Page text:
Disability, Deprivation of Liberty and Human Rights Norms: Reconciling European and International Approaches

Eilionóir Flynn


Persons with disabilities are subject to unique forms of deprivation of liberty, often justified by reference to the need to protect their right to life, right to health, and to protect the human rights of others. This paper examines disability-specific forms of deprivation of liberty, particularly those authorised in mental health and capacity law, in light of their compliance with European and international human rights frameworks. It explores the apparent tension between Article 5 of the European Convention on Human Rights, which permits deprivation of liberty of ‘persons of unsound mind’ in certain circumstances, and Article 14 of the UN Convention on the Rights of Persons with Disabilities, which states that ‘the existence of a disability shall in no case justify a deprivation of liberty.’ The challenges in attempting to comply with both provisions are illustrated through reference to developments in England and Wales. This paper also seeks to offer a way forward for States Parties to both Conventions, in order to protect the rights of persons with disabilities.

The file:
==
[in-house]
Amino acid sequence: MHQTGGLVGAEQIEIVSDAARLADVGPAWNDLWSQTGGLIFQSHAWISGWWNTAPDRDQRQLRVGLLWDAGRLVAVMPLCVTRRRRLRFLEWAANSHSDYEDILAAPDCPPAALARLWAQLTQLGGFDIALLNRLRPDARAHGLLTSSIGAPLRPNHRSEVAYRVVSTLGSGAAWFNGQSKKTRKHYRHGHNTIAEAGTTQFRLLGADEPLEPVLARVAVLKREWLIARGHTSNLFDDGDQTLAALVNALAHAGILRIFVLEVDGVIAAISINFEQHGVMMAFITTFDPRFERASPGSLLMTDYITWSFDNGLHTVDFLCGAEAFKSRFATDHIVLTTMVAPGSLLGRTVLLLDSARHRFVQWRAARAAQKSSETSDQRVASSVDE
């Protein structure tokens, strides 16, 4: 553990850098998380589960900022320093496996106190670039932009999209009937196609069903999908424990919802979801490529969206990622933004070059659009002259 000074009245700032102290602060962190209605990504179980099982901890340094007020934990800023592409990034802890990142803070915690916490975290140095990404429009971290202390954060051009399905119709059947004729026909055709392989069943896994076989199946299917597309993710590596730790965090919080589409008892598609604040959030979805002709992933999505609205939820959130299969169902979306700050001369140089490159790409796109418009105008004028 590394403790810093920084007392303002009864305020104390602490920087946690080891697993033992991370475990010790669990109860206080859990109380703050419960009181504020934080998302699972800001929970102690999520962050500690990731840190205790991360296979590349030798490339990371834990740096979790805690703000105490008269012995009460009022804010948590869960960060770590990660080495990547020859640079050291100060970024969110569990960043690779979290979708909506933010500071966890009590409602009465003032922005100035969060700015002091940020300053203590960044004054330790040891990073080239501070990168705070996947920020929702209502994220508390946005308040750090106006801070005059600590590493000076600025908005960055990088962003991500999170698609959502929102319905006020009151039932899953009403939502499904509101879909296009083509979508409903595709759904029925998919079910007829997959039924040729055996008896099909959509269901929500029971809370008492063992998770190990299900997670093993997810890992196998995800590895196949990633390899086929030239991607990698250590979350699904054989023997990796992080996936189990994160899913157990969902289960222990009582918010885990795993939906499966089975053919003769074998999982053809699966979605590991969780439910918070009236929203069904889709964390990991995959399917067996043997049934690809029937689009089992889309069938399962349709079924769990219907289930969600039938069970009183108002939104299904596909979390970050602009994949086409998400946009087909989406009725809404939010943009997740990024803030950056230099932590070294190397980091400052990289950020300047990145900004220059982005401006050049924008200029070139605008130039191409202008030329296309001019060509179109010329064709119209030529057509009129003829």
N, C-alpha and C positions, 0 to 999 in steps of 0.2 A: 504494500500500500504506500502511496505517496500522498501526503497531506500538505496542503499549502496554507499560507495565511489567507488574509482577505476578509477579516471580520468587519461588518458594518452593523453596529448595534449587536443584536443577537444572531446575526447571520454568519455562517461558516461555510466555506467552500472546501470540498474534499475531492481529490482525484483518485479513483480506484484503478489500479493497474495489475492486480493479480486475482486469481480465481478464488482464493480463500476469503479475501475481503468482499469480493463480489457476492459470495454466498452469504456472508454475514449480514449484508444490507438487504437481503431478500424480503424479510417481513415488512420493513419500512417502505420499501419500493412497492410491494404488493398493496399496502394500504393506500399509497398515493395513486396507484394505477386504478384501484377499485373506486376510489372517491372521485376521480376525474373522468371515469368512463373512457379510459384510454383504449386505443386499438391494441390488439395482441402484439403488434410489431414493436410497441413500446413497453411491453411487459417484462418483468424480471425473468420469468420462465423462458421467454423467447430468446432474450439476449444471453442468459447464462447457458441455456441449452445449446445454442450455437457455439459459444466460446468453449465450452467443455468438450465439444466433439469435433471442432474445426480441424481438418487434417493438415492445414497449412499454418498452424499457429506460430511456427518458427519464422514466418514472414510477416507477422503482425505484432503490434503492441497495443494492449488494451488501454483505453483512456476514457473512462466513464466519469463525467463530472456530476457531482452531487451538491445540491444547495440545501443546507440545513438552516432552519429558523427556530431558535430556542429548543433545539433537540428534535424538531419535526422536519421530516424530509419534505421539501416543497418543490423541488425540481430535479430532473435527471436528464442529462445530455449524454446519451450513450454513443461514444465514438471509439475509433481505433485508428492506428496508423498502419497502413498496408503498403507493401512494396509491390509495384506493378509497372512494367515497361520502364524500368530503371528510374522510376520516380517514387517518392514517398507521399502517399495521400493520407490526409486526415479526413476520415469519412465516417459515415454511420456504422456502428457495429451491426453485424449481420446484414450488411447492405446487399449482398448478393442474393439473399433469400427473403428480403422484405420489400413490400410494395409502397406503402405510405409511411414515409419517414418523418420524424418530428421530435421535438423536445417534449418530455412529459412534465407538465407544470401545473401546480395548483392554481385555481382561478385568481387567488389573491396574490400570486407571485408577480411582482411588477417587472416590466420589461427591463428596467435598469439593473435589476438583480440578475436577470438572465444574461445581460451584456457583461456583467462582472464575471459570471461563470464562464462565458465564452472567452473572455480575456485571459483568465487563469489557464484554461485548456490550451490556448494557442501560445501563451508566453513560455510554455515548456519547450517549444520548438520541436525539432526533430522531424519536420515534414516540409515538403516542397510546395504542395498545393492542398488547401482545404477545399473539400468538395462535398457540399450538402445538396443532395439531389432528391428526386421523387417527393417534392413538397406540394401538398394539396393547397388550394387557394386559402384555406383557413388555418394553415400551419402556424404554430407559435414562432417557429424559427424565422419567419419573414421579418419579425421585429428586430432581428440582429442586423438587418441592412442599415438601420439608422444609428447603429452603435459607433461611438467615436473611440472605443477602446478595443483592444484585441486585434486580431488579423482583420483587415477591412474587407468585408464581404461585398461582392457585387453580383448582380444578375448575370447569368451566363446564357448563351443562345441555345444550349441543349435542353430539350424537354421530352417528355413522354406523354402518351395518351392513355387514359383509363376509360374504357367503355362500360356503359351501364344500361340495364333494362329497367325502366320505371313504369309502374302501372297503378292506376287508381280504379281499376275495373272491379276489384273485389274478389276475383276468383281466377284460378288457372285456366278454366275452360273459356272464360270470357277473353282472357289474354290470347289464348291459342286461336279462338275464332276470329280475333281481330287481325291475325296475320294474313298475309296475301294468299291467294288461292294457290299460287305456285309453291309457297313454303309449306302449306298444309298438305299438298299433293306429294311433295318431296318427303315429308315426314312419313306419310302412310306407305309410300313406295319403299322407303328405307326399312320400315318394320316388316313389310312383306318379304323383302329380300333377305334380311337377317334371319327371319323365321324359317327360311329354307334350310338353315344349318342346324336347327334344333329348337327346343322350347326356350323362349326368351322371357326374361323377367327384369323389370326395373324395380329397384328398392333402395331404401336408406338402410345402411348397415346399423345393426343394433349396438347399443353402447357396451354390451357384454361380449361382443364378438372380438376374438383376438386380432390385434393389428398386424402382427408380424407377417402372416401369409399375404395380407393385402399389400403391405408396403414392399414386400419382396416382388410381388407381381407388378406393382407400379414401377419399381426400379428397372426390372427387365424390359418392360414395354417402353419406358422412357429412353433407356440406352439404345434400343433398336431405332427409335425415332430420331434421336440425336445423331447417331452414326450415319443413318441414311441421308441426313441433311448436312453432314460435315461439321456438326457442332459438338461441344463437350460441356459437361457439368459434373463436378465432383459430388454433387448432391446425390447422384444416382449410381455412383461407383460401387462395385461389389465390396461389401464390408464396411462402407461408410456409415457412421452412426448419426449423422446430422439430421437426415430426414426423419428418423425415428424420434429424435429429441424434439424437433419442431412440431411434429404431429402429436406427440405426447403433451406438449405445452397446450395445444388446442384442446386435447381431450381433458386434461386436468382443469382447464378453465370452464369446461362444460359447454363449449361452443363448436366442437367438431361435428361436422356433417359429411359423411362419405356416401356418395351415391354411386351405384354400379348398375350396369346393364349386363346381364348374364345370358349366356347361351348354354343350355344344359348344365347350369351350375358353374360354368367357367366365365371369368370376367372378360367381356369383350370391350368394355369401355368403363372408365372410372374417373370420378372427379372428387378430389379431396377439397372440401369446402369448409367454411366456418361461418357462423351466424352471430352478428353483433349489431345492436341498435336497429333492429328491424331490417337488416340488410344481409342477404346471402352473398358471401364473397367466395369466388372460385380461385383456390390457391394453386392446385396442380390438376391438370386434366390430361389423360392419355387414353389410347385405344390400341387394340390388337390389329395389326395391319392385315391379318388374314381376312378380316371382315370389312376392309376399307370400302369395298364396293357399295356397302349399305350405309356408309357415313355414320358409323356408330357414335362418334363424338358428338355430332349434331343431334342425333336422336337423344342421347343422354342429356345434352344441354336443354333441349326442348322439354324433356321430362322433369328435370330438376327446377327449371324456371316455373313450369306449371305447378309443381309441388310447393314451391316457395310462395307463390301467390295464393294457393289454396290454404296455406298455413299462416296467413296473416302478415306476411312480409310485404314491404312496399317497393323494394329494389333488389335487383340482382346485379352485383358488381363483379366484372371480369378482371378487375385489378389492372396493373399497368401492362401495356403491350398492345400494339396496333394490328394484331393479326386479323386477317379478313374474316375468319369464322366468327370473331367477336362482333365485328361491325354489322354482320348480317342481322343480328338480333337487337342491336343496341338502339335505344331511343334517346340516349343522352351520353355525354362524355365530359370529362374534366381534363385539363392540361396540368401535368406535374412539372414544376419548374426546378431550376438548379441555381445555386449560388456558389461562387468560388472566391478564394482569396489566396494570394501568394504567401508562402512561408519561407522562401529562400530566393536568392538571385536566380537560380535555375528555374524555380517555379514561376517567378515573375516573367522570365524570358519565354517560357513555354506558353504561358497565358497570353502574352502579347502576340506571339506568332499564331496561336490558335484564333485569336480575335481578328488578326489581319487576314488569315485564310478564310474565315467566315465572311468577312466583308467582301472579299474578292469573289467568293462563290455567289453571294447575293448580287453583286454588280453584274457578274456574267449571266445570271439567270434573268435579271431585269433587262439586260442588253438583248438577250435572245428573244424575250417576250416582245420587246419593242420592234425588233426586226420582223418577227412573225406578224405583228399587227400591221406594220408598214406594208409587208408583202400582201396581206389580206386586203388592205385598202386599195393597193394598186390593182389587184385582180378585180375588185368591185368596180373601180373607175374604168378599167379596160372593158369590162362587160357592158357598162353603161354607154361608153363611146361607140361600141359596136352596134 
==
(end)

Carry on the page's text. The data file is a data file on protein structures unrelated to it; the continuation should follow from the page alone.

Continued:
Full Text:


DOI: http://dx.doi.org/10.19164/ijmhcl.v22i2.503


  • There are currently no refbacks.

Copyright (c) 2017 Eilionóir Flynn

Creative Commons License
This work is licensed under a Creative Commons Attribution 4.0 International License.